* Any views expressed in this opinion piece are those of the author and not of Thomson Reuters Foundation.
"Growing up in violent and conflict-ravaged Somalia, the sight of children toting guns was part of my everyday life"
Child slavery comes in a multitude of forms, as I saw and heard at the Thomson Reuters Foundation’s Trust Women Conference, but it’s the thought of Somalia’s child soldiers that most haunts me.
Growing up in violent and conflict-ravaged Somalia – a country that’s yet to find a solution to a 23-year-long civil war – the sight of children toting guns was part of my everyday life.
On my way to school in Mogadishu every morning, I would pass other children standing or sitting with loaded, fully automatic Soviet-made AK-47s – and I’d see them on my way home too.
Some of them were as young as 11 – thin, malnourished, scary-looking boys with bloodshot eyes in tattered clothes.
But these children weren’t fighting for themselves. They worked for the warlords who had turned Somalia’s capital – once a peaceful, civilised and dynamic city – into a ghost town.
Most of them were from rural areas, orphans whose parents had either died from famine or in the war. They were either forced to join armed Somali rebels in the 1980s or they chose to do so, probably because it was the only way to survive.
Young and immature, they were easily manipulated into child labour, providing the warlords with an endless supply of fighters.
They helped overthrow the country’s central government in 1991, even if they didn’t know why they were doing it. But their lives only got worse. And when the warlords turned their guns on each other, fighting over the control of strategic entities like the airport and seaport, the children fought their battles for them.
The warlords who controlled these young, loyal soldiers did achieve something, however. They seized power and money by becoming presidents, ministers and national army commanders as well as diplomats. Once in power, they let the child soldiers keep their guns, but there was no salary, no job and no rehabilitation.
Today, the warlords don’t have the leverage they once had and they have little control over child soldiers but the most disturbing thing is that the government – now run by academics and civil society activists – still recruit children into the army.
The number of child soldiers is not known but the United Nations, which asked the Somali government to end the recruitment of child soldiers, found that more than 220 children served in the army in 2013.
Local NGOs who monitor the recruitment of child soldiers into the army say the number is much higher. They estimate that 20 percent of the government’s soldiers are under the age of 18. And if you visit the frontlines of the fight against insurgents or look at the government’s checkpoints in Mogadishu, you’ll see these young fighters.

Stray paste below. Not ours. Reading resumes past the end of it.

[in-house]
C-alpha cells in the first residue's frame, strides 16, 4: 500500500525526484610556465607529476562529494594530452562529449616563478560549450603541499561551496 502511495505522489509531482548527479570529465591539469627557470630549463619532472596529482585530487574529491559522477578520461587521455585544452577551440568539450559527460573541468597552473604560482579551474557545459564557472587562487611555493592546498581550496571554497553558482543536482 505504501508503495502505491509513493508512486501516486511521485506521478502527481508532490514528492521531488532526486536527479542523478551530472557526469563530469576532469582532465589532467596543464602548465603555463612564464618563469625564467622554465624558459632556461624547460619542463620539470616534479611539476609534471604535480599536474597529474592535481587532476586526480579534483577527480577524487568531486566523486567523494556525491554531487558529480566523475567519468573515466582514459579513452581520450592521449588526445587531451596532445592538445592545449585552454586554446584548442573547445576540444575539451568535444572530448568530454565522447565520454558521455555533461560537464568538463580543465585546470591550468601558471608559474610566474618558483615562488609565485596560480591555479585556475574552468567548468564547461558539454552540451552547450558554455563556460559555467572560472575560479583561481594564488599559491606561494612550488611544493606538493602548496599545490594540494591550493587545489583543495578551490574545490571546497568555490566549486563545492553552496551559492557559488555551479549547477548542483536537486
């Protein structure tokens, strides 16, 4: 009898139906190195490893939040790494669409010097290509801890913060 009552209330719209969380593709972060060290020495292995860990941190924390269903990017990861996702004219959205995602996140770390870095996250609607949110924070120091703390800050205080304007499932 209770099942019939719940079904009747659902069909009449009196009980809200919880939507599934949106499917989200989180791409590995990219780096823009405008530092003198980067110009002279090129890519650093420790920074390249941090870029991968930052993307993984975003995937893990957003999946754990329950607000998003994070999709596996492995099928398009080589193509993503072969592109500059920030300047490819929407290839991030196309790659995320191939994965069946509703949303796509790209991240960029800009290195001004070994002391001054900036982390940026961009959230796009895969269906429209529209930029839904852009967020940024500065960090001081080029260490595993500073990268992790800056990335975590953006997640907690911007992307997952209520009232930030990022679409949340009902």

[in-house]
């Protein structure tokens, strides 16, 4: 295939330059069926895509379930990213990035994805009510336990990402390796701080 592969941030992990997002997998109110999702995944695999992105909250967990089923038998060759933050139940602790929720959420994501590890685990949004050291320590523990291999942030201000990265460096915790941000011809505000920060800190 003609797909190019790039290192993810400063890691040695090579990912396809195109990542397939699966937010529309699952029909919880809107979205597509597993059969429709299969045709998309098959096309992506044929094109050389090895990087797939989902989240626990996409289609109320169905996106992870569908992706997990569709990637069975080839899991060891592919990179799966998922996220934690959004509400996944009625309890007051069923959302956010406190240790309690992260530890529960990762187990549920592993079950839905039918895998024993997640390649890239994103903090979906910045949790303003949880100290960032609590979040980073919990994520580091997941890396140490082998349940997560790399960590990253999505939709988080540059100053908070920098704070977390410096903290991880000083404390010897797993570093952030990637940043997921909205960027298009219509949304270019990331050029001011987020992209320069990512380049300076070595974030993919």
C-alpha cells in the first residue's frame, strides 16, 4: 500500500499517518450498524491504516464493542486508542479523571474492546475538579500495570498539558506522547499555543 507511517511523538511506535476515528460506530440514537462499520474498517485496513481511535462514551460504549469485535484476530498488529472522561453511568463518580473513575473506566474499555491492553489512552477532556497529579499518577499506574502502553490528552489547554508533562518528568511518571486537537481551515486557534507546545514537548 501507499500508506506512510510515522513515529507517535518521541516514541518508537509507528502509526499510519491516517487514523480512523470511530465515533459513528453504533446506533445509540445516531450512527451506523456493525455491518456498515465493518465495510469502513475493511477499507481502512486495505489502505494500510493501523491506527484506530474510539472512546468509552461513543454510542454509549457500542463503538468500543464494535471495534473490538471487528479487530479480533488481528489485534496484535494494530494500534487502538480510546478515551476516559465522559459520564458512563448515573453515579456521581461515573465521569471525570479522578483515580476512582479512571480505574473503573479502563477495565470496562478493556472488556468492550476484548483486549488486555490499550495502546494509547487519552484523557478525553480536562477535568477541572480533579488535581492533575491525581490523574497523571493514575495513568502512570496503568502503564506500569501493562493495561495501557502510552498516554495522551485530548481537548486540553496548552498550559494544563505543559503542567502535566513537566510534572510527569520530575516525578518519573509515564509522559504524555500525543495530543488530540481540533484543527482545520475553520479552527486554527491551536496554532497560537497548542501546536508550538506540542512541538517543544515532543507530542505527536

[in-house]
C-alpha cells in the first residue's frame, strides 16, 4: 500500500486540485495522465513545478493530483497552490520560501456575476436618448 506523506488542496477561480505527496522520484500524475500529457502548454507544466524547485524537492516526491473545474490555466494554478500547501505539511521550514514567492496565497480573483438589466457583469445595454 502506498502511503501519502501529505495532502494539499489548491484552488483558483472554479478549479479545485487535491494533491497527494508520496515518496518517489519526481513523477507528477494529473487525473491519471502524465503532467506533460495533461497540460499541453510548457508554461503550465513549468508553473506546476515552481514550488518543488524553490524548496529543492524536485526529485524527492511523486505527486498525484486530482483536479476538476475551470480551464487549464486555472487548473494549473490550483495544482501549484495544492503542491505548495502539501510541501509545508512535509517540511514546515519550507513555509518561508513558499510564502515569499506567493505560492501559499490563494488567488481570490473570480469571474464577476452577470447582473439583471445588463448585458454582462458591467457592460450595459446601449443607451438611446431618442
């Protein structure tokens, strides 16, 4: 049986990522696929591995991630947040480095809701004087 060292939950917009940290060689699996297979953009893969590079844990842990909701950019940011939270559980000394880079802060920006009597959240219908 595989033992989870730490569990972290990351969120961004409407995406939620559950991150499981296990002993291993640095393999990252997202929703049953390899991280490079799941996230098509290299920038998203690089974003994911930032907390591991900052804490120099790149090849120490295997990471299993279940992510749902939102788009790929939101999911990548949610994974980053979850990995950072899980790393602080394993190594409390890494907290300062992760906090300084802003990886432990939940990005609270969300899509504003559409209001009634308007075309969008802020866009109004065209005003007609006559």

These children – some of whom deserted from the Islamist al Shabaab group – are used for intelligence gathering and combat operations. There is no plan to remove them from the army because the government needs everyone on board, children or not, to fight al Shabaab, one security official told me.
But keeping these children on the battlefields rather than giving them an education or jobs will not help the country progress. Instead, Somalia will be left with a generation of uneducated and psychologically damaged children, unless it manages to reintegrate its child soldiers before it’s too late.
What can the government do? It can implement both its own constitution that outlaws child labour and the International Labour Organisation (ILO) convention it ratified recently, which bans the worst forms of child labour.
But if the government itself can’t stop recruiting children into its army, how is it going to stop al Shabaab from using children to fight and carry out suicide attacks, and how is Somalia ever going to tackle child slavery?
(Editing by Katherine Baldwin)
((Muhyadin Ahmed Roble was a participant on a Reporting Trafficking and Slavery course held by Thomson Reuters Foundation in parallel with the foundation’s Trust Women Conference. Muhyadin is a producer and presenter at Radio Ergo, a Somali-language humanitarian broadcaster based in Nairobi, and a freelance correspondent for Inter Press Services (IPS).))